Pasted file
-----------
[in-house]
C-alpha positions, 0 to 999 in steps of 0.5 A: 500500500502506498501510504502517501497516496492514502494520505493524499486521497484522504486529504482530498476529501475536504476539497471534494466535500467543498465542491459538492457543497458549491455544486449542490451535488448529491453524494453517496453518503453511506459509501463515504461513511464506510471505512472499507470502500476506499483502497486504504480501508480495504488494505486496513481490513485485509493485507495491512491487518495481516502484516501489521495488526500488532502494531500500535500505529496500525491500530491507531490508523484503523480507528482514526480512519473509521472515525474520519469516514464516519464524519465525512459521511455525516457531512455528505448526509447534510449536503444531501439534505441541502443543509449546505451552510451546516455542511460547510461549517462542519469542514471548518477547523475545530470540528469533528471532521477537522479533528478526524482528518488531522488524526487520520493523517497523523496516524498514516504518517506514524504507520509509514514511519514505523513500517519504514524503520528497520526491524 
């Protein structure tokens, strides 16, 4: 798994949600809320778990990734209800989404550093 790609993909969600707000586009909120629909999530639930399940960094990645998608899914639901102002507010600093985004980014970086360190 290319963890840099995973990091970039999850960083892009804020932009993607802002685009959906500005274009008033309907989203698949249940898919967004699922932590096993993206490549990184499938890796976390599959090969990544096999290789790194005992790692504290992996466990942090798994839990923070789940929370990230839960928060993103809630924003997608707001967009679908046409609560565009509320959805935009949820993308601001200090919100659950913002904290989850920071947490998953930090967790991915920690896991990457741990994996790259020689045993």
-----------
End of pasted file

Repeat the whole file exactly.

[in-house]
C-alpha positions, 0 to 999 in steps of 0.5 A: 500500500502506498501510504502517501497516496492514502494520505493524499486521497484522504486529504482530498476529501475536504476539497471534494466535500467543498465542491459538492457543497458549491455544486449542490451535488448529491453524494453517496453518503453511506459509501463515504461513511464506510471505512472499507470502500476506499483502497486504504480501508480495504488494505486496513481490513485485509493485507495491512491487518495481516502484516501489521495488526500488532502494531500500535500505529496500525491500530491507531490508523484503523480507528482514526480512519473509521472515525474520519469516514464516519464524519465525512459521511455525516457531512455528505448526509447534510449536503444531501439534505441541502443543509449546505451552510451546516455542511460547510461549517462542519469542514471548518477547523475545530470540528469533528471532521477537522479533528478526524482528518488531522488524526487520520493523517497523523496516524498514516504518517506514524504507520509509514514511519514505523513500517519504514524503520528497520526491524 
């Protein structure tokens, strides 16, 4: 798994949600809320778990990734209800989404550093 790609993909969600707000586009909120629909999530639930399940960094990645998608899914639901102002507010600093985004980014970086360190 290319963890840099995973990091970039999850960083892009804020932009993607802002685009959906500005274009008033309907989203698949249940898919967004699922932590096993993206490549990184499938890796976390599959090969990544096999290789790194005992790692504290992996466990942090798994839990923070789940929370990230839960928060993103809630924003997608707001967009679908046409609560565009509320959805935009949820993308601001200090919100659950913002904290989850920071947490998953930090967790991915920690896991990457741990994996790259020689045993």